NEW YORK, Nov 15 (APP): US President Donald Trump Sunday appeared to recognize President-elect Joe Biden as the winner of the Nov. 3 election, but immediately followed up to clarify that he still has no intention of conceding the election as his legal bids aimed at challenging the results in several states continue.
In two one-hour apart tweets, Trump continued to claim — without providing any evidence — that there was widespread voting fraud, saying that led to Biden’s win over him.
With the presidential race in every state now called, Biden, a Democrat, secured 306 electoral votes over Trump’s 232, and the president-elect leads the Republican incumbent by more than 5.5 million votes.
“He won because the Election was Rigged,” Trump wrote on Sunday, not referring to Biden by name. “NO VOTE WATCHERS OR OBSERVERS allowed, vote tabulated by a Radical Left privately owned company, Dominion, with a bad reputation & bum equipment that couldn’t even qualify for Texas (which I won by a lot!), the Fake & Silent Media, & more!”
About an hour later, Trump wrote, “He only won in the eyes of the FAKE NEWS MEDIA. I concede NOTHING! We have a long way to go. This was a RIGGED ELECTION!”
Speaking on the NBC programme “Meet the Press,” Biden’s pick for White House chief of staff, Ron Klain, said, “Donald Trump’s Twitter feed doesn’t make Joe Biden president or not president. The American people did that.”
He said that a rapid transition is necessary to ensure the government is prepared to roll out a potential coronavirus vaccine early next year.
Tackling the raging pandemic will be a paramount priority for Biden, with the United States tallying record numbers of COVID-19 cases in recent days. More than 245,000 people in the country have died of the coronavirus since the pandemic began.
Trump has thus far refused to acknowledge Biden’s victory and Secretary of State Mike Pompeo said last week that the State Department would “transition to a second Trump administration.”
But Trump on Friday did allow the possibility of a Biden administration while discussing the coronavirus pandemic, which is re-surging across the United States.
“This administration will not be going to a lockdown. Hopefully the — the, whatever happens in the future, who knows which administration it will be, I guess time will tell, but I can tell you this administration will not go to a lockdown,” Trump said.
Trump’s campaign has filed lawsuits seeking to overturn the results in multiple states, though without success, and legal experts say the litigation stands little chance of altering the outcome of the election.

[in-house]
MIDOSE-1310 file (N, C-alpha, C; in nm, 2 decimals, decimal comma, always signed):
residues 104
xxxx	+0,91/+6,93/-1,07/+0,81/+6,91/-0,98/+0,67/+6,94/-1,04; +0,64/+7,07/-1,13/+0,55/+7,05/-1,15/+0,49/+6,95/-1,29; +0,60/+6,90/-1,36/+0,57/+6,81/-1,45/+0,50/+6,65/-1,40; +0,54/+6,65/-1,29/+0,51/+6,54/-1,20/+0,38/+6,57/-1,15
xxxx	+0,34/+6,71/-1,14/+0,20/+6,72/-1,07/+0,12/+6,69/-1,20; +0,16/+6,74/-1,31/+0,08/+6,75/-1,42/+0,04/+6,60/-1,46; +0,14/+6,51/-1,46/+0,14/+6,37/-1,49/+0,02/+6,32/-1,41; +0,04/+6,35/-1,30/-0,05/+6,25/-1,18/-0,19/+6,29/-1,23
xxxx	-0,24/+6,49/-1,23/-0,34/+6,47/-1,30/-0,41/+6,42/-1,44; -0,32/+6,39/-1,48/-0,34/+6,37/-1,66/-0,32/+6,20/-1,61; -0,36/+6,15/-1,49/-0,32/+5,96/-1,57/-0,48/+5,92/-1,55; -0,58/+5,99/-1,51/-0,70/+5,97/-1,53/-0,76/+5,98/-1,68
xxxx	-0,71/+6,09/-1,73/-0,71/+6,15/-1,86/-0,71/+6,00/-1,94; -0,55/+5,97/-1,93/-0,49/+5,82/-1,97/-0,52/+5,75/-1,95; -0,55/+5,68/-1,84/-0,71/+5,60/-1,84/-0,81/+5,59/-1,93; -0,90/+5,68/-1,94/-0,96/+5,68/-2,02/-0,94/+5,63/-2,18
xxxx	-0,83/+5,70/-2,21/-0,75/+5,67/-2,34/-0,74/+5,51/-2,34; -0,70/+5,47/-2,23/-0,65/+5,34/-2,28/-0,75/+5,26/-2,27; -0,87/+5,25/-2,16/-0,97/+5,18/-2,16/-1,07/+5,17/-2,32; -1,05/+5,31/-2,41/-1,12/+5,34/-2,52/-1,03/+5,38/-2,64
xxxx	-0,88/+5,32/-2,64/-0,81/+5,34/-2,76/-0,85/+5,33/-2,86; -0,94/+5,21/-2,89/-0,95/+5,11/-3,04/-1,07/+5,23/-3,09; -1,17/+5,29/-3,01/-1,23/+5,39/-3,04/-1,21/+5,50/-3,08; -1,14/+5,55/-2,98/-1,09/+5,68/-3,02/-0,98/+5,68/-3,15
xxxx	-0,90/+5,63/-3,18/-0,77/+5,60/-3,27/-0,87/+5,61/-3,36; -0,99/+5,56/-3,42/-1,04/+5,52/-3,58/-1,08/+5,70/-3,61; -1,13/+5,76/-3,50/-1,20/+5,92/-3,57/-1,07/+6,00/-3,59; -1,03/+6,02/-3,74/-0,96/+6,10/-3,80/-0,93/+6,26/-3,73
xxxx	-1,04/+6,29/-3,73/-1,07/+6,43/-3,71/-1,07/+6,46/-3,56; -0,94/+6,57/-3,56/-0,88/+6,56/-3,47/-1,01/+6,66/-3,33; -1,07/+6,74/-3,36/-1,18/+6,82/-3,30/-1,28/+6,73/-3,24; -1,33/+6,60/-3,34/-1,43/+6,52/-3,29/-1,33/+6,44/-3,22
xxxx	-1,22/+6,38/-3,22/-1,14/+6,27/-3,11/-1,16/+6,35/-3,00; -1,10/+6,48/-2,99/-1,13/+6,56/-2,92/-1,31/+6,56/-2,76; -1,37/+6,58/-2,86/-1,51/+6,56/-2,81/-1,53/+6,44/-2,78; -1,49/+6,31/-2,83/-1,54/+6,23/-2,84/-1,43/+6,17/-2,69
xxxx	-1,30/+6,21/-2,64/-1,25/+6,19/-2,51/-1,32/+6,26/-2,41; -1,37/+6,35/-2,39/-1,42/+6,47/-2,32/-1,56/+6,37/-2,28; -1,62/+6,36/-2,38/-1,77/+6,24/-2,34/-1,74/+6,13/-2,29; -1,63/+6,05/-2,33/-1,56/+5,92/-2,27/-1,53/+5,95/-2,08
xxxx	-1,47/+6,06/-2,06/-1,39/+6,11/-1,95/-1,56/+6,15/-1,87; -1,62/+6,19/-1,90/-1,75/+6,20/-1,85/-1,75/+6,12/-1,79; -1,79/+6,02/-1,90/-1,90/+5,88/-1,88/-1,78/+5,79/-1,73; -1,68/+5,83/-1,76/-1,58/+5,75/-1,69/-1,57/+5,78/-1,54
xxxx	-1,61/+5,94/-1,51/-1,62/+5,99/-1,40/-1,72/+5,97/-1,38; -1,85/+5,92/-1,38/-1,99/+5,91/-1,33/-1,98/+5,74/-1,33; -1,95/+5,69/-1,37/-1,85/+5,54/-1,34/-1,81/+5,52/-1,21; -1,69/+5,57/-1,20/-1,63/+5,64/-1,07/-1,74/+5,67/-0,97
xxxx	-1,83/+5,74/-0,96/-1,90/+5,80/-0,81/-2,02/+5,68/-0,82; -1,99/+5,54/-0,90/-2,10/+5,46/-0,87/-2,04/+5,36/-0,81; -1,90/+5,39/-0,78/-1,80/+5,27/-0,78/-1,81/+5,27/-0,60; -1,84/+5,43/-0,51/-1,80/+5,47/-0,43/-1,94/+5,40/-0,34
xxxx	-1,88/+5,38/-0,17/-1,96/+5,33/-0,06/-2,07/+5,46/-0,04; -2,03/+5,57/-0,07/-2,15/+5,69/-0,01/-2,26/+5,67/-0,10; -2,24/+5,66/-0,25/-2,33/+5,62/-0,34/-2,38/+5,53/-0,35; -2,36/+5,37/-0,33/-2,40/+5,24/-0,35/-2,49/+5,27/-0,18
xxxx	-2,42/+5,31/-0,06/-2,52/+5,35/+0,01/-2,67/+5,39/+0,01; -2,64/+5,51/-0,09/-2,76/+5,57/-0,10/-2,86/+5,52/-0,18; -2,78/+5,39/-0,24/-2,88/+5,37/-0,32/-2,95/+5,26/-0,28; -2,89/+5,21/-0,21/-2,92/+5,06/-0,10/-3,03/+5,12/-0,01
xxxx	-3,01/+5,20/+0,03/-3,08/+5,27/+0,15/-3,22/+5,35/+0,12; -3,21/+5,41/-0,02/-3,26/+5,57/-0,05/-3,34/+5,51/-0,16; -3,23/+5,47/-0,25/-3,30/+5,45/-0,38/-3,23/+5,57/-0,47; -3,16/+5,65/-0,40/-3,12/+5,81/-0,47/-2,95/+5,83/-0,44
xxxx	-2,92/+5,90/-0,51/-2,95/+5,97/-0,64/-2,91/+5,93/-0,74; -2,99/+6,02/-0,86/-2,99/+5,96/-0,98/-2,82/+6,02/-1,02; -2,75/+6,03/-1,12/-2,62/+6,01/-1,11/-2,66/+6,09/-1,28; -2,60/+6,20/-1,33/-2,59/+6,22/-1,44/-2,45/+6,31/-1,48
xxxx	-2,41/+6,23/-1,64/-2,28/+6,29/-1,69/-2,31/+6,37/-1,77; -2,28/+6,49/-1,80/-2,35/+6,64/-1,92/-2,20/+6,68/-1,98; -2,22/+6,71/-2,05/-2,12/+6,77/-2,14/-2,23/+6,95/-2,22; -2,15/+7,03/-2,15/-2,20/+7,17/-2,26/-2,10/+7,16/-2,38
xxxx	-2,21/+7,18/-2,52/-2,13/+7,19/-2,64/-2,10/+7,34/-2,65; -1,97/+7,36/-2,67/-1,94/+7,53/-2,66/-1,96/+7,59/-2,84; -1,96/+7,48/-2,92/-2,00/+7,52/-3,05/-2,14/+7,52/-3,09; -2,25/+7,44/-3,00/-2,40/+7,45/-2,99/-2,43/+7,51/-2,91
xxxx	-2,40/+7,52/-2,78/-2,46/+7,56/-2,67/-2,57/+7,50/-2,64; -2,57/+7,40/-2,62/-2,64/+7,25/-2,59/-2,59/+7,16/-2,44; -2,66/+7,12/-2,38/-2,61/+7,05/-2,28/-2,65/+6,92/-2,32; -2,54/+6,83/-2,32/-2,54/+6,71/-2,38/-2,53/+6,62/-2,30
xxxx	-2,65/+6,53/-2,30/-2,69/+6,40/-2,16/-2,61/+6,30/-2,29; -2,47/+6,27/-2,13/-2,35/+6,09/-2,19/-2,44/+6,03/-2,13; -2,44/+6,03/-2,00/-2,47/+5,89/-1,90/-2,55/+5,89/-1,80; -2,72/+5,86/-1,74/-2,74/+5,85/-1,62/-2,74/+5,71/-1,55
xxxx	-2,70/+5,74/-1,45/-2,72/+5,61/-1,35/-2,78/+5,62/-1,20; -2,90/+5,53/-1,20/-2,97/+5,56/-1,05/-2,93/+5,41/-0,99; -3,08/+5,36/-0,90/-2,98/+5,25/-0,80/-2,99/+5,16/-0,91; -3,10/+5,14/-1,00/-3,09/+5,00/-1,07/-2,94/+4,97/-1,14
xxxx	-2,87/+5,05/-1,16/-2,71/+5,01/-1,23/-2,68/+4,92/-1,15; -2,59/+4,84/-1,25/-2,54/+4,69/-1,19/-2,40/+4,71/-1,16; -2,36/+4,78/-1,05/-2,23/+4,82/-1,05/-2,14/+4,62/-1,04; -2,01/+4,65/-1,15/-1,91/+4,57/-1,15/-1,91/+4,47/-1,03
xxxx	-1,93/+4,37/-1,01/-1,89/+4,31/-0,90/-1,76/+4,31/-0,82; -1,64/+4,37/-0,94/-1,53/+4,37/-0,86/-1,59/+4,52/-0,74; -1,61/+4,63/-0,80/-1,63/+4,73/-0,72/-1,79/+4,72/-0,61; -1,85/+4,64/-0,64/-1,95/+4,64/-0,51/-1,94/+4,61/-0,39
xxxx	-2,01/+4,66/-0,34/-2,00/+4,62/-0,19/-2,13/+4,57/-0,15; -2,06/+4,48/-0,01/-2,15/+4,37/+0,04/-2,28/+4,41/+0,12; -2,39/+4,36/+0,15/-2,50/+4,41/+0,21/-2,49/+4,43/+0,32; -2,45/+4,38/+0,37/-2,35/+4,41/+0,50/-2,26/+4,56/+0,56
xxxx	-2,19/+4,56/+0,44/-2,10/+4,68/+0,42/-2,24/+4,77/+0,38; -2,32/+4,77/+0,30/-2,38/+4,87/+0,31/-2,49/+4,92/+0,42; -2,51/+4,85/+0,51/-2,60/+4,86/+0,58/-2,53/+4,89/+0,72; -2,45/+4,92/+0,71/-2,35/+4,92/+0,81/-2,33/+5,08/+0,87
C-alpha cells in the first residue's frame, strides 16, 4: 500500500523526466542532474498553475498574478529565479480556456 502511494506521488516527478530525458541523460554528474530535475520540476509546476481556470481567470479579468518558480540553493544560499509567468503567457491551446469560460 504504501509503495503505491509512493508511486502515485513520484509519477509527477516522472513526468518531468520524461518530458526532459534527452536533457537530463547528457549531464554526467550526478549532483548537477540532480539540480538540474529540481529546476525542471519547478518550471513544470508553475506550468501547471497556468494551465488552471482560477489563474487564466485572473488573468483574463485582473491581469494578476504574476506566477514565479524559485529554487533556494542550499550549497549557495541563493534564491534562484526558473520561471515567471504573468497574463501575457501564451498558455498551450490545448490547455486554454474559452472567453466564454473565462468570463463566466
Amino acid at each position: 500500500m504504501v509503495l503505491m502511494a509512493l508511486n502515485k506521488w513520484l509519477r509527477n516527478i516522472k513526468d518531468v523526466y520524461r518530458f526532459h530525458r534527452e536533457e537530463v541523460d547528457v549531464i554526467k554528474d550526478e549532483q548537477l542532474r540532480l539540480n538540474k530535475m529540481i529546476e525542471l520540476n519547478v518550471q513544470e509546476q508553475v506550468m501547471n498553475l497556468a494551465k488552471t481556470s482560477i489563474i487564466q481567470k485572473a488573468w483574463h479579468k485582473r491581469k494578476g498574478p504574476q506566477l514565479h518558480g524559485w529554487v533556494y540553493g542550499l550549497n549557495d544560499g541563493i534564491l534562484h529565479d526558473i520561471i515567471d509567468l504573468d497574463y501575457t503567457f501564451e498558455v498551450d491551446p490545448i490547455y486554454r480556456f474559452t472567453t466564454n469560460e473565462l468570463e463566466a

Election officials of both parties have said there is no evidence of major irregularities. Democrats and other critics have accused Trump of trying to delegitimize Biden’s victory and undermine public confidence in the American electoral process. Before the election, Trump had refused to commit to a peaceful transfer of power.
Trump’s refusal to concede did not change the fact that Biden was the president-elect, but it has stalled the government’s normal process of preparing for a new presidential administration.
The federal agency in charge of providing those resources, the General Services Administration, has yet to recognize Biden’s victory.
Senator Bernie Sanders, one of the main challengers to Biden for the Democratic presidential nomination, criticized Trump’s post-election conduct.
“Trump will have the distinction of doing more than any person in the history of this country in undermining American democracy. The idea that he continues to tell his supporters that the only reason he may have lost this election was because of fraud is an absolutely disgraceful, un-American thing to do,” Sanders told CNN’s “State of the Union” programme.
Biden has spent days huddled with advisers as he weighs Cabinet appointments, fields congratulatory calls from world leaders and maps out the policies he will pursue after being sworn in on Jan. 20. He continued meeting with advisers in private on Sunday.
John Bolton, Trump’s former national security adviser turned critic, on Sunday called on Republicans to acknowledge Biden’s victory. Bolton last week accused his fellow Republicans of “coddling” and “kowtowing” to Trump as the incumbent despite his defeat.
“I think it’s very important for leaders of the Republican Party to explain to our voters, who are not as stupid as the Democrats think, that in fact Trump has lost the election and his claims of election fraud are baseless,” Bolton said on ABC’s “This Week” programme.
“I take this as a test for the Republican Party. … I don’t buy the argument that Donald Trump has hypnotized Republican voters,” Bolton added.
On Saturday, tens of thousands of flag-waving Trump supporters ventured into Washington to echo his claims of election fraud during the “Million MAGA March,” referring to Trump’s campaign slogan of “Make America Great Again.”
Trump’s motorcade passed through the crowd on its way to his golf course in Virginia, producing cheers from demonstrators as the president waved from the back seat. The march was largely peaceful, though numerous scuffles broke out between Trump supporters and counter-protesters that continued after dark.